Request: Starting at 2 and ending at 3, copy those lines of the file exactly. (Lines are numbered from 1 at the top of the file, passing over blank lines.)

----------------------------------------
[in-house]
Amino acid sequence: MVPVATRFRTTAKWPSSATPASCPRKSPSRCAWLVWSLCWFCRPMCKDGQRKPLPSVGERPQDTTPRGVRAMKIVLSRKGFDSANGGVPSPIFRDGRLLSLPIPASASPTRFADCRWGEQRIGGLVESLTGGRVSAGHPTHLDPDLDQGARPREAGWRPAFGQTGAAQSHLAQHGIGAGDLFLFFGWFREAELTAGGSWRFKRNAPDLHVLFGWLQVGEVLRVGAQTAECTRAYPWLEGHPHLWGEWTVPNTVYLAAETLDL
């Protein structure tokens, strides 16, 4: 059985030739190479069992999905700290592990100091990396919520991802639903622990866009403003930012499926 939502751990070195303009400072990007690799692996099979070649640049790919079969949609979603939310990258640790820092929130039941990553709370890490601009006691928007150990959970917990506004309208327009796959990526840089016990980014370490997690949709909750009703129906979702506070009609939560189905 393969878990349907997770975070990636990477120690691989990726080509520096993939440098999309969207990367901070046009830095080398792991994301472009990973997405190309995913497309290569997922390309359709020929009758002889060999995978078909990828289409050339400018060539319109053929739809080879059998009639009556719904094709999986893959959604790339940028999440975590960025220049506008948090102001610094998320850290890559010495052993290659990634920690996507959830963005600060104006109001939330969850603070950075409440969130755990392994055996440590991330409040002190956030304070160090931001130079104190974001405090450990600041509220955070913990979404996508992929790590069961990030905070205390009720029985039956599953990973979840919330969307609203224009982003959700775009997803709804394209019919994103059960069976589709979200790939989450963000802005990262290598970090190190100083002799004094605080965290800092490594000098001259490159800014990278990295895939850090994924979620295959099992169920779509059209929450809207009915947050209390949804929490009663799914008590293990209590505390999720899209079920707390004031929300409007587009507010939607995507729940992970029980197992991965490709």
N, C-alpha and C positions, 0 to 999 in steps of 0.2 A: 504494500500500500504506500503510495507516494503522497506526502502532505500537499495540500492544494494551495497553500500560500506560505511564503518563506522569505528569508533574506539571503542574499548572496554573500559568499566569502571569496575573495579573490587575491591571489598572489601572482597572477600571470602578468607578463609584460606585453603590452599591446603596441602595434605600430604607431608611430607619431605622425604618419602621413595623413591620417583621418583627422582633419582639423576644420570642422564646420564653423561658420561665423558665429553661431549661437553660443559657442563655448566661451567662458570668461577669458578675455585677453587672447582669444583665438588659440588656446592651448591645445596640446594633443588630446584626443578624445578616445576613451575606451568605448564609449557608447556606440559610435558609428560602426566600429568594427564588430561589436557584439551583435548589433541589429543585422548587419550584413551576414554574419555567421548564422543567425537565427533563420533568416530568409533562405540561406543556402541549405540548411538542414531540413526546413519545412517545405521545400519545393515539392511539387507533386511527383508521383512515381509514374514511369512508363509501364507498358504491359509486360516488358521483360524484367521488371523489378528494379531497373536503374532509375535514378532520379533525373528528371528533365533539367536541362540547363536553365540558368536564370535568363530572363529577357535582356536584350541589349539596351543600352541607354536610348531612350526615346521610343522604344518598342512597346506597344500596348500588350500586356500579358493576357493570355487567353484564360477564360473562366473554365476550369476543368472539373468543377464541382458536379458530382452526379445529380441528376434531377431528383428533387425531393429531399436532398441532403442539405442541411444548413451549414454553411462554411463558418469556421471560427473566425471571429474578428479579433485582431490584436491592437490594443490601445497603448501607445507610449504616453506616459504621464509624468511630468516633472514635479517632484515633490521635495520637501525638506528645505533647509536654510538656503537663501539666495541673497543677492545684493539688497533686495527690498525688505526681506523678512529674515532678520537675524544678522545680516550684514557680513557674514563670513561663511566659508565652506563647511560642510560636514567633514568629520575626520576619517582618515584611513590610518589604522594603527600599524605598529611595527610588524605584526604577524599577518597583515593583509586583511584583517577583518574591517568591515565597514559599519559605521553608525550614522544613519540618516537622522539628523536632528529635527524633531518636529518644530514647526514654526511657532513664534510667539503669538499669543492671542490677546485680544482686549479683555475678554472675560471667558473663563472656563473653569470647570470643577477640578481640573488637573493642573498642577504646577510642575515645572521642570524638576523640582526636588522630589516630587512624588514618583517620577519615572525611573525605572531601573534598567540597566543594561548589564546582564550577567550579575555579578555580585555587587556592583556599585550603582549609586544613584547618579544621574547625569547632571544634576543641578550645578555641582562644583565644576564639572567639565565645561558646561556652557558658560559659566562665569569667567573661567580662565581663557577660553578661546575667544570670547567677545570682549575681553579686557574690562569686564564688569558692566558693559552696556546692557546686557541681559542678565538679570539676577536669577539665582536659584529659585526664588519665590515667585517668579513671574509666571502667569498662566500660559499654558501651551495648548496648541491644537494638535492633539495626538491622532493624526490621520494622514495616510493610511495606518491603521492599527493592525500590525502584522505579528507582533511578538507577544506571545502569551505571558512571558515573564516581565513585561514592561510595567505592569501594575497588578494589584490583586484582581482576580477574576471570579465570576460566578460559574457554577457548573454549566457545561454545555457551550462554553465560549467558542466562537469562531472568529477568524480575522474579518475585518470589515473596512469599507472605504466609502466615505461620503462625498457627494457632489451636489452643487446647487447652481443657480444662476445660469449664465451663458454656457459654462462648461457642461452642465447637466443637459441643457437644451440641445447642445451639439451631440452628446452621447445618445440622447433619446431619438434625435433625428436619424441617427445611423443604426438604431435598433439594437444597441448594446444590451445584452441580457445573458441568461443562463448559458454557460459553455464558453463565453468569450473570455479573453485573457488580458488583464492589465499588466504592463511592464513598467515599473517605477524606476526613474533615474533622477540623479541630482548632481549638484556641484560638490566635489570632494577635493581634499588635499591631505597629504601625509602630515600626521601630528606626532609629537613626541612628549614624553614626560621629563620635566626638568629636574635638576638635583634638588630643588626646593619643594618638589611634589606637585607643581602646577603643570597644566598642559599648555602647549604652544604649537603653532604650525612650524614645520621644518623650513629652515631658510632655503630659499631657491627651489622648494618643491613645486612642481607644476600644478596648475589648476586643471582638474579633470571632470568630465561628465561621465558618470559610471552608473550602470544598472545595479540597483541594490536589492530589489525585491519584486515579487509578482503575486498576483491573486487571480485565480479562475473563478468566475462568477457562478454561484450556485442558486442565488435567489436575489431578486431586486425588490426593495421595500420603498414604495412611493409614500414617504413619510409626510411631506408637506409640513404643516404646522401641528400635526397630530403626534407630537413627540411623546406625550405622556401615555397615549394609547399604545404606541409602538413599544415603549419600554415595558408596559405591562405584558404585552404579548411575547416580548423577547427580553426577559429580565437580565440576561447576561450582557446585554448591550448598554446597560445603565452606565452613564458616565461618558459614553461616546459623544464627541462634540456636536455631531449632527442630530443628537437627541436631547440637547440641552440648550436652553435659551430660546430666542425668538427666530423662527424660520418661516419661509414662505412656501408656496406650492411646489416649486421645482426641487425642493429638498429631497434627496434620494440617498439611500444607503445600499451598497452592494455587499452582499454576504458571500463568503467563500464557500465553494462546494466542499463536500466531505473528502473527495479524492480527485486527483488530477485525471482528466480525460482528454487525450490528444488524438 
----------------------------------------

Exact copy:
Amino acid sequence: MVPVATRFRTTAKWPSSATPASCPRKSPSRCAWLVWSLCWFCRPMCKDGQRKPLPSVGERPQDTTPRGVRAMKIVLSRKGFDSANGGVPSPIFRDGRLLSLPIPASASPTRFADCRWGEQRIGGLVESLTGGRVSAGHPTHLDPDLDQGARPREAGWRPAFGQTGAAQSHLAQHGIGAGDLFLFFGWFREAELTAGGSWRFKRNAPDLHVLFGWLQVGEVLRVGAQTAECTRAYPWLEGHPHLWGEWTVPNTVYLAAETLDL
């Protein structure tokens, strides 16, 4: 059985030739190479069992999905700290592990100091990396919520991802639903622990866009403003930012499926 939502751990070195303009400072990007690799692996099979070649640049790919079969949609979603939310990258640790820092929130039941990553709370890490601009006691928007150990959970917990506004309208327009796959990526840089016990980014370490997690949709909750009703129906979702506070009609939560189905 393969878990349907997770975070990636990477120690691989990726080509520096993939440098999309969207990367901070046009830095080398792991994301472009990973997405190309995913497309290569997922390309359709020929009758002889060999995978078909990828289409050339400018060539319109053929739809080879059998009639009556719904094709999986893959959604790339940028999440975590960025220049506008948090102001610094998320850290890559010495052993290659990634920690996507959830963005600060104006109001939330969850603070950075409440969130755990392994055996440590991330409040002190956030304070160090931001130079104190974001405090450990600041509220955070913990979404996508992929790590069961990030905070205390009720029985039956599953990973979840919330969307609203224009982003959700775009997803709804394209019919994103059960069976589709979200790939989450963000802005990262290598970090190190100083002799004094605080965290800092490594000098001259490159800014990278990295895939850090994924979620295959099992169920779509059209929450809207009915947050209390949804929490009663799914008590293990209590505390999720899209079920707390004031929300409007587009507010939607995507729940992970029980197992991965490709």